Government to review industry’s petition
September 2, 2004-- Home Textiles Today,
WASHINGTON – The Bush administration will consider the petition for a China safeguard that is being filed by textiles and apparel trade groups later this month. The petition is based on the threat of market disruption, rather than actual market disruption once quotas are lifted on Jan. 1, the U.S. Department of Commerce confirmed yesterday evening.
According to Commerce Department Spokeswoman Mary Brown Brewer, the Committee for the Implementation of Textile Agreements reviews every petition received very carefully and makes its decisions on a case-by-case basis. She stated, “In reviewing petitions, we consider whether (it) includes the information required in our published procedures and whether it includes sufficient specific factual data necessary to make a determination as to whether imports are disrupting or threatening to disrupt the U.S. market.”
Attorney Diane Weinberg, a partner at Meeks & Sheppard in New York, commented, “It seems unlikely based on the safeguard process that safeguards will ultimately be put in place due to a threat-based petition. However, the timing is designed to compel the Bush administration to accept this petition before the election. It’s definitely a political move.”
Another trade attorney, who requested to remain anonymous added, “The industry has a very uphill battle right now, and I’m sure they are going to fight as hard as they can to win. I believe China will take steps when it is politically expedient for them to do so.”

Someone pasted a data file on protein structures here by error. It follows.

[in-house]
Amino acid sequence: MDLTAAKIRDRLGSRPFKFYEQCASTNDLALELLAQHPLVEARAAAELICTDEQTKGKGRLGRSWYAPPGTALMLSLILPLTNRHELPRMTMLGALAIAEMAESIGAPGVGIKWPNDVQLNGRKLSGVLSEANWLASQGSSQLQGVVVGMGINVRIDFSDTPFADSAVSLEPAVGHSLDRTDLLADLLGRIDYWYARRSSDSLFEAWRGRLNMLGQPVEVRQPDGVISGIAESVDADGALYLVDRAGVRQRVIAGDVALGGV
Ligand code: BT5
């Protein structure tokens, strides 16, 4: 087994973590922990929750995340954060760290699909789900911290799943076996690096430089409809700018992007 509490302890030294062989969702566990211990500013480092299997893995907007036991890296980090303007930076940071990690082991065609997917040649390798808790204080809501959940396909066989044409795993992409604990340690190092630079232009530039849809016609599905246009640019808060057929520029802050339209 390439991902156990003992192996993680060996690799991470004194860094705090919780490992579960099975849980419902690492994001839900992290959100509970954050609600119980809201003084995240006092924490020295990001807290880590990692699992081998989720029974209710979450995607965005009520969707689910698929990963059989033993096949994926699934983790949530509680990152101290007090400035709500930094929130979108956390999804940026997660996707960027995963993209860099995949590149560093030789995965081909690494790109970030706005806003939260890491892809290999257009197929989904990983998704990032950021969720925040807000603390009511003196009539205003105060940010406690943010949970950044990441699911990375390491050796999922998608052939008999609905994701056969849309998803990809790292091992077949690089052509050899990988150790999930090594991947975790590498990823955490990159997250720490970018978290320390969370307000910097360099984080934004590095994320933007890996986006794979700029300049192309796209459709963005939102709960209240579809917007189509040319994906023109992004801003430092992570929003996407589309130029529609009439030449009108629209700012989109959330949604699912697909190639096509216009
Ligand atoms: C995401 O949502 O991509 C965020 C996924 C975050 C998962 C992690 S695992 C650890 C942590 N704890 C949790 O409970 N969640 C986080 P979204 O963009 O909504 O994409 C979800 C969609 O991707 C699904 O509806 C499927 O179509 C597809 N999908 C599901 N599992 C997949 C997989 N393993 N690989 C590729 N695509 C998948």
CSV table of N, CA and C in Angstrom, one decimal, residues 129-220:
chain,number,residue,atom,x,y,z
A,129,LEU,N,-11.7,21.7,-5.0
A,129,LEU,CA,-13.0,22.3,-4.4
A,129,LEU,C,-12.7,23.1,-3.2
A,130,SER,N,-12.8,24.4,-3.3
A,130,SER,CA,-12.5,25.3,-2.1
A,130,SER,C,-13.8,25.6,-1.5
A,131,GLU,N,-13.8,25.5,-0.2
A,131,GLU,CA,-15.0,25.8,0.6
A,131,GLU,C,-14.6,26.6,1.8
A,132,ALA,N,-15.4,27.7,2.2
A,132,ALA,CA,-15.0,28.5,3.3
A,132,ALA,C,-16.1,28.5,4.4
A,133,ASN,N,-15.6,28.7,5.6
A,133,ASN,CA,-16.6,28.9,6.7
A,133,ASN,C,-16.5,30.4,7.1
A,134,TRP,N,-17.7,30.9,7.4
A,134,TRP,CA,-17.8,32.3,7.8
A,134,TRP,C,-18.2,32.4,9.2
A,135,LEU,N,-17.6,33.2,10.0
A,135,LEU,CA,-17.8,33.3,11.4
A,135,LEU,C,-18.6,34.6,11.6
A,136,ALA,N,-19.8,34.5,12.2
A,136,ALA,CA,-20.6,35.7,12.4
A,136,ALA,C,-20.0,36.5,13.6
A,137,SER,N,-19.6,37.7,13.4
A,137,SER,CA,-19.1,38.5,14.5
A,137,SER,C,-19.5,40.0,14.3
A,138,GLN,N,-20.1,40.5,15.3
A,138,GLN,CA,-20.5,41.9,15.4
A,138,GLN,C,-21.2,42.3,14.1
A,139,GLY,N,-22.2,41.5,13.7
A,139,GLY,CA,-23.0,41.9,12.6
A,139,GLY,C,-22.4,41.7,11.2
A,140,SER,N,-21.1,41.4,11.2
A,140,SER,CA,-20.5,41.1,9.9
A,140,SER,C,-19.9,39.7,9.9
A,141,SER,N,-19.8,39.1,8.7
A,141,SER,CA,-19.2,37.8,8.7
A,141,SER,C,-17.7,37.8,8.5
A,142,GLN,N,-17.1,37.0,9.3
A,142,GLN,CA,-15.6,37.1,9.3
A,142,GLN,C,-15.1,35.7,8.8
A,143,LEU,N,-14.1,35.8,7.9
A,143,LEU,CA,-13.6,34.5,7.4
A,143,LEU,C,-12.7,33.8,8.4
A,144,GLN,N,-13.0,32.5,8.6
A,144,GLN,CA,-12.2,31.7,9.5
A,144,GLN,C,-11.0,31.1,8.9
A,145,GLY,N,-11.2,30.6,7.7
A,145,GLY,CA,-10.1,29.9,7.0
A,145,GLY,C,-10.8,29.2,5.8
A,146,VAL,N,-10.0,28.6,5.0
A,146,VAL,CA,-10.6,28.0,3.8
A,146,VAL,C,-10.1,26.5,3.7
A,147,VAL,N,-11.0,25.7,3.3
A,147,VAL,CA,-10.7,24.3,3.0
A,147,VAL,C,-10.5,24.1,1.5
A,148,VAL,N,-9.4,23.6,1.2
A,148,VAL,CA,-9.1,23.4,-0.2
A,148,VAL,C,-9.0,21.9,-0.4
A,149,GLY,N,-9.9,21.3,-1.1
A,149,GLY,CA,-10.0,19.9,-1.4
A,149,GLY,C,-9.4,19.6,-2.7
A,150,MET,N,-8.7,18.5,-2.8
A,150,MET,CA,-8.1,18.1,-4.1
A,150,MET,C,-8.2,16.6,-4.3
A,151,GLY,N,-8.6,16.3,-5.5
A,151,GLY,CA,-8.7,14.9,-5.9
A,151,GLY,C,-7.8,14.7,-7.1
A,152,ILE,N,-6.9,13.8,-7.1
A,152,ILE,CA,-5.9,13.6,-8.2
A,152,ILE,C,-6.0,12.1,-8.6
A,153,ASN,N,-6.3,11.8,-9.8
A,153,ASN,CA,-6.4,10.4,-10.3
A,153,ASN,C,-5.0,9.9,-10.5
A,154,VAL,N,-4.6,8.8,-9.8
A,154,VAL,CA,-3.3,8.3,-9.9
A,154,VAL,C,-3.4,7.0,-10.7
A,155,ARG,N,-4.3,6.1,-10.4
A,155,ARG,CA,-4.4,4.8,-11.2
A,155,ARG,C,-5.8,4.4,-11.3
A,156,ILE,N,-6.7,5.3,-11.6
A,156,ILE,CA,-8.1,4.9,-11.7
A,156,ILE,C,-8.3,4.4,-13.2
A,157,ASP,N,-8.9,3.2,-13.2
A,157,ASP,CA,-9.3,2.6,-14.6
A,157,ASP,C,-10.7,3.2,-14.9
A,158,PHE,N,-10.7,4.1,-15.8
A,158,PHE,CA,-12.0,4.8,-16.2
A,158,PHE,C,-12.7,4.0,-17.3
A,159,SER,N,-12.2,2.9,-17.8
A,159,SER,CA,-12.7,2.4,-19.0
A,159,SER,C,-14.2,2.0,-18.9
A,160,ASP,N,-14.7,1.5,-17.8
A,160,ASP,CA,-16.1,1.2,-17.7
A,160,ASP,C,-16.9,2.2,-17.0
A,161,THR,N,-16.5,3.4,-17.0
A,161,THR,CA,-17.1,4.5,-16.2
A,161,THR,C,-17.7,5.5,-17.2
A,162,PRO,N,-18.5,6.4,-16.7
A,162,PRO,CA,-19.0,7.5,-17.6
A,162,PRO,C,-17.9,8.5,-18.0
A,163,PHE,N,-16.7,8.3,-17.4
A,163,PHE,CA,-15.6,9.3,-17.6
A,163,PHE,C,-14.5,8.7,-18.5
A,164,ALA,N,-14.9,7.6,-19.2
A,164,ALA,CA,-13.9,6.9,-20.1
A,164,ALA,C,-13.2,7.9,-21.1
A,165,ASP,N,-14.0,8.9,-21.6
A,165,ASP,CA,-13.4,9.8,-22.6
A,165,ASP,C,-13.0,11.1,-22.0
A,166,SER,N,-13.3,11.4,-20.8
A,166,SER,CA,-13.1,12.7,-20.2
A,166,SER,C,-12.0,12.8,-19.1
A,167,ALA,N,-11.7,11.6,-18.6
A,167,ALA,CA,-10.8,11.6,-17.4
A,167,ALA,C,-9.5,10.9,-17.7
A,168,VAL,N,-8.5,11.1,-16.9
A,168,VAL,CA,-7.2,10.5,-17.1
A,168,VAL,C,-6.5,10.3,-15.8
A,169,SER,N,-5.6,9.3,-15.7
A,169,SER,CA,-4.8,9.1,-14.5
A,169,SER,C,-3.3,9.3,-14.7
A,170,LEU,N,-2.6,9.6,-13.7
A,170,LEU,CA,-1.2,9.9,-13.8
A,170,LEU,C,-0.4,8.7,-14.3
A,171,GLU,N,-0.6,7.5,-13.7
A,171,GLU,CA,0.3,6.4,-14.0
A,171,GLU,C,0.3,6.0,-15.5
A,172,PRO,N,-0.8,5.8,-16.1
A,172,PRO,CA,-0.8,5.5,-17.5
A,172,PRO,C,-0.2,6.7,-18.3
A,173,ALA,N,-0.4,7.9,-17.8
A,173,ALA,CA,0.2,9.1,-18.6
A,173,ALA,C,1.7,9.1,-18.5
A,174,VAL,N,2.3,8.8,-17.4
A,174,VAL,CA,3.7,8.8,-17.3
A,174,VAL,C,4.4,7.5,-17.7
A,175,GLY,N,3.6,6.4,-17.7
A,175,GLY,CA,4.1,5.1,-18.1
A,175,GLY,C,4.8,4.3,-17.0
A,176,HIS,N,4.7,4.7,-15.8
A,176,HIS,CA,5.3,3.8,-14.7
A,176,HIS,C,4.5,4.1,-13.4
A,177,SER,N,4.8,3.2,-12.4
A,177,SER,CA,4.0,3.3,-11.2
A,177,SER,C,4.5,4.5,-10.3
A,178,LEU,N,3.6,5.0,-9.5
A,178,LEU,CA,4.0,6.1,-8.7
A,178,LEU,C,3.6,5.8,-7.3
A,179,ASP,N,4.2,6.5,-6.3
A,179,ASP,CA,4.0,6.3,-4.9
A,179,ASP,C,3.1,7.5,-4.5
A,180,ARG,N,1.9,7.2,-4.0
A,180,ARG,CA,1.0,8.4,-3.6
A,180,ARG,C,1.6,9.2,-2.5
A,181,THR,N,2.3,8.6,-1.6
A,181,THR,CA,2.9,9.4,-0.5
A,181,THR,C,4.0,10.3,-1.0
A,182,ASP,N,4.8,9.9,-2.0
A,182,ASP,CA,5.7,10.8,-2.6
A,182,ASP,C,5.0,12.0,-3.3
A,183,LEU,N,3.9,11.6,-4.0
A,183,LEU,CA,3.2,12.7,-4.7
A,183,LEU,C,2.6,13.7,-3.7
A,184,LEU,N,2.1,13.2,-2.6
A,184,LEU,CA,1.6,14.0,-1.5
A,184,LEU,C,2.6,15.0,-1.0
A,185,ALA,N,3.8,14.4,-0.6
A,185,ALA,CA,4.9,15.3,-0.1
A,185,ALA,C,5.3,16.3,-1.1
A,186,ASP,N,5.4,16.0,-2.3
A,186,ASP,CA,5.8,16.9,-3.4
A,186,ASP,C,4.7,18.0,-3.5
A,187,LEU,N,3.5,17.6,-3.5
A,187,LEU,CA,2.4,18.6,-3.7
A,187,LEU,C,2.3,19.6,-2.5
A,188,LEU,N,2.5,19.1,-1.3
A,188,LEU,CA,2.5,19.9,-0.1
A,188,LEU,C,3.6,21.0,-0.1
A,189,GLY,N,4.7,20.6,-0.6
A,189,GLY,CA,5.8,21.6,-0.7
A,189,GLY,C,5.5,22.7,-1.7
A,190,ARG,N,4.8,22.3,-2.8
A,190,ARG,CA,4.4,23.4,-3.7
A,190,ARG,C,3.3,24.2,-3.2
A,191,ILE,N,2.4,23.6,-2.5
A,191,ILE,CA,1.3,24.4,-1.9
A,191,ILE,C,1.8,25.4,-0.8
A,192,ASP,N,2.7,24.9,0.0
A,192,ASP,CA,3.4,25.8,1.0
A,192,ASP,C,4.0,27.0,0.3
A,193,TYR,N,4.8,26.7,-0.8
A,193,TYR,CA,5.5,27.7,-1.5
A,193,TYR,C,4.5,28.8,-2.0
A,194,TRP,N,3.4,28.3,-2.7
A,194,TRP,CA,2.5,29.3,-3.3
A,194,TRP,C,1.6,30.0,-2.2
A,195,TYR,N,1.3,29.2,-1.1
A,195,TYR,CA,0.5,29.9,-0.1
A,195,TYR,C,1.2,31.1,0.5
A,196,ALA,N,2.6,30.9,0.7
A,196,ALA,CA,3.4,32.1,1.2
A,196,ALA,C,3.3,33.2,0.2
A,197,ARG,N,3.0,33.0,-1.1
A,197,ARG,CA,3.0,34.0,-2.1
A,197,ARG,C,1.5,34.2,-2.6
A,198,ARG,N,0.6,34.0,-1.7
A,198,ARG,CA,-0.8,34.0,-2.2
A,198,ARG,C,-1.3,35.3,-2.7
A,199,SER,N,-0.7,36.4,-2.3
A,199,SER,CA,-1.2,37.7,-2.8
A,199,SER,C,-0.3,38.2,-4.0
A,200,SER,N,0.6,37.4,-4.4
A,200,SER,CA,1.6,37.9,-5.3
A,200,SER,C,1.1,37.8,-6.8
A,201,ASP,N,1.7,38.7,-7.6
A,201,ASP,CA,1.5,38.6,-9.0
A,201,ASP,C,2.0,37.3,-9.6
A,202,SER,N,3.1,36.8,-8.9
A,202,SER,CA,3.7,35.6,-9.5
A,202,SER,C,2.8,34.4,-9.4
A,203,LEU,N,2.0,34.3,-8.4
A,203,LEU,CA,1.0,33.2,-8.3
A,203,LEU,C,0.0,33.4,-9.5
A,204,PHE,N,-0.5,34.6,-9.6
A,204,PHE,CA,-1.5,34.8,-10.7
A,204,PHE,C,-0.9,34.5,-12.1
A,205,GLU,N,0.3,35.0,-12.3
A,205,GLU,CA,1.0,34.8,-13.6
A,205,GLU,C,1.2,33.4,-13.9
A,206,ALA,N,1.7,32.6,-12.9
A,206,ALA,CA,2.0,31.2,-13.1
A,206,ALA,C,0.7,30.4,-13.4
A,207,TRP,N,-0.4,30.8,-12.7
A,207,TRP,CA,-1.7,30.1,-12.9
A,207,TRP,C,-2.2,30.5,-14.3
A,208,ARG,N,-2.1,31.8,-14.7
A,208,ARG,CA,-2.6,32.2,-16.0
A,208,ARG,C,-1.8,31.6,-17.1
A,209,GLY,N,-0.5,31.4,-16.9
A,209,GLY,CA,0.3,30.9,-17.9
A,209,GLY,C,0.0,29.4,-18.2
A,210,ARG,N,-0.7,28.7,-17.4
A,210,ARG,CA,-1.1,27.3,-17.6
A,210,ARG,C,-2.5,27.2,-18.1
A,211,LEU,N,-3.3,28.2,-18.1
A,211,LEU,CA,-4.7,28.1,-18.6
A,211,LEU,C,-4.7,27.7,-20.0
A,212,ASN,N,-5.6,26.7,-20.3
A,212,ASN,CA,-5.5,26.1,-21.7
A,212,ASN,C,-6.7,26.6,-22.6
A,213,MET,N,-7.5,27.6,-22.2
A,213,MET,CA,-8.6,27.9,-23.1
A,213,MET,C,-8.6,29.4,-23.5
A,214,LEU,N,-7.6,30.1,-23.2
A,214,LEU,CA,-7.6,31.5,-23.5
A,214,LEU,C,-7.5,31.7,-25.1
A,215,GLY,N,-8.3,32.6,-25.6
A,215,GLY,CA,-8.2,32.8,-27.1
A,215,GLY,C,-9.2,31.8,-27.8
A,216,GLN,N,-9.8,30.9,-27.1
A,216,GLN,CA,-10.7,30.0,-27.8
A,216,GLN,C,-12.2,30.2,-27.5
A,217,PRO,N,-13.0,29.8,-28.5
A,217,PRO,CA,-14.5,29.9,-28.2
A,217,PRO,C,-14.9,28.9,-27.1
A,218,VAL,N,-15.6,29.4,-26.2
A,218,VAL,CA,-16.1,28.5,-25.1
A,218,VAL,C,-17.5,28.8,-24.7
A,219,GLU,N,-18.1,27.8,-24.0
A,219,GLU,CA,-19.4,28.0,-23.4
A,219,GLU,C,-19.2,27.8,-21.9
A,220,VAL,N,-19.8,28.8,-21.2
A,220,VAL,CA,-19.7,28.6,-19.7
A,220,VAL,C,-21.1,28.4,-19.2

Weinberg continued, “The procedure is based on market disruption, that is what China and the United States have agreed to and is the way the process works. Petitions that prove actual market disruption have a better chance of resulting in safeguards.” She explained that if CITA decides to accept the petition, it will then solicit comments from the public, namely firms and individuals from the industries involved.
If the petition is filed before Oct. 1, as trade groups are planning, it forces the U.S. government to make its decision regarding the petition rather quickly and implement a potential safeguard by mid January for a virtually seamless transition. Otherwise, minimum trade growth will be held at its current level of 7.5 percent, based on the previous year.
The American Manufacturing Trade Action Coalition, National Council of Textile Organizations and National Textile Association stated in their press conference yesterday that they will file threat-based safeguard petitions with CITA, an interagency group comprised of representatives from the Departments of Commerce, State, Treasury and Labor, as well as the Office of the U.S. Trade Representative.
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